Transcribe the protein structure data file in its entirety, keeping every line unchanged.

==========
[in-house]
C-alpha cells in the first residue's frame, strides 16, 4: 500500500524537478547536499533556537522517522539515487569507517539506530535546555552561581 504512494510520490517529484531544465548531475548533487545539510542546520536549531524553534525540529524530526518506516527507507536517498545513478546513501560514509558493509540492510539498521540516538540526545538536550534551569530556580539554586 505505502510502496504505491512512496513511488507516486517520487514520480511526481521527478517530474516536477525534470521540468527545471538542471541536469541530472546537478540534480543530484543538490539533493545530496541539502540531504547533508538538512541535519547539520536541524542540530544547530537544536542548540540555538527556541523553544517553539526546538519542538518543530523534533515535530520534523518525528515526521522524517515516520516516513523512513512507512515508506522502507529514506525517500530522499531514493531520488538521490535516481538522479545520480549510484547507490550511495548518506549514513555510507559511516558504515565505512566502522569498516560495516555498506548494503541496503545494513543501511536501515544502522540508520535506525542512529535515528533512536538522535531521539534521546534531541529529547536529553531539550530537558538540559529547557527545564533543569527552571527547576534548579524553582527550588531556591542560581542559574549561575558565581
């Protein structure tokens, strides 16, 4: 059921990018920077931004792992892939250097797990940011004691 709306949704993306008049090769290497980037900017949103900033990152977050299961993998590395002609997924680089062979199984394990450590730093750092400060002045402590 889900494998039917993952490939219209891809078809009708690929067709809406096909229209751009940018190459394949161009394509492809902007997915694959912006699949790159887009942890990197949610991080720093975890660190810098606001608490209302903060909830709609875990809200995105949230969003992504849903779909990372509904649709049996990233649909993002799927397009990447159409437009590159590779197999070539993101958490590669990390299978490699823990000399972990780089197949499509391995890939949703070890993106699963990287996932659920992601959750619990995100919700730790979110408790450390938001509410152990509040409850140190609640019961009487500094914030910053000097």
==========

[in-house]
C-alpha cells in the first residue's frame, strides 16, 4: 500500500524537478547536499533556537522517522539515487569507517539506530535546555552561581 504512494510520490517529484531544465548531475548533487545539510542546520536549531524553534525540529524530526518506516527507507536517498545513478546513501560514509558493509540492510539498521540516538540526545538536550534551569530556580539554586 505505502510502496504505491512512496513511488507516486517520487514520480511526481521527478517530474516536477525534470521540468527545471538542471541536469541530472546537478540534480543530484543538490539533493545530496541539502540531504547533508538538512541535519547539520536541524542540530544547530537544536542548540540555538527556541523553544517553539526546538519542538518543530523534533515535530520534523518525528515526521522524517515516520516516513523512513512507512515508506522502507529514506525517500530522499531514493531520488538521490535516481538522479545520480549510484547507490550511495548518506549514513555510507559511516558504515565505512566502522569498516560495516555498506548494503541496503545494513543501511536501515544502522540508520535506525542512529535515528533512536538522535531521539534521546534531541529529547536529553531539550530537558538540559529547557527545564533543569527552571527547576534548579524553582527550588531556591542560581542559574549561575558565581
């Protein structure tokens, strides 16, 4: 059921990018920077931004792992892939250097797990940011004691 709306949704993306008049090769290497980037900017949103900033990152977050299961993998590395002609997924680089062979199984394990450590730093750092400060002045402590 889900494998039917993952490939219209891809078809009708690929067709809406096909229209751009940018190459394949161009394509492809902007997915694959912006699949790159887009942890990197949610991080720093975890660190810098606001608490209302903060909830709609875990809200995105949230969003992504849903779909990372509904649709049996990233649909993002799927397009990447159409437009590159590779197999070539993101958490590669990390299978490699823990000399972990780089197949499509391995890939949703070890993106699963990287996932659920992601959750619990995100919700730790979110408790450390938001509410152990509040409850140190609640019961009487500094914030910053000097």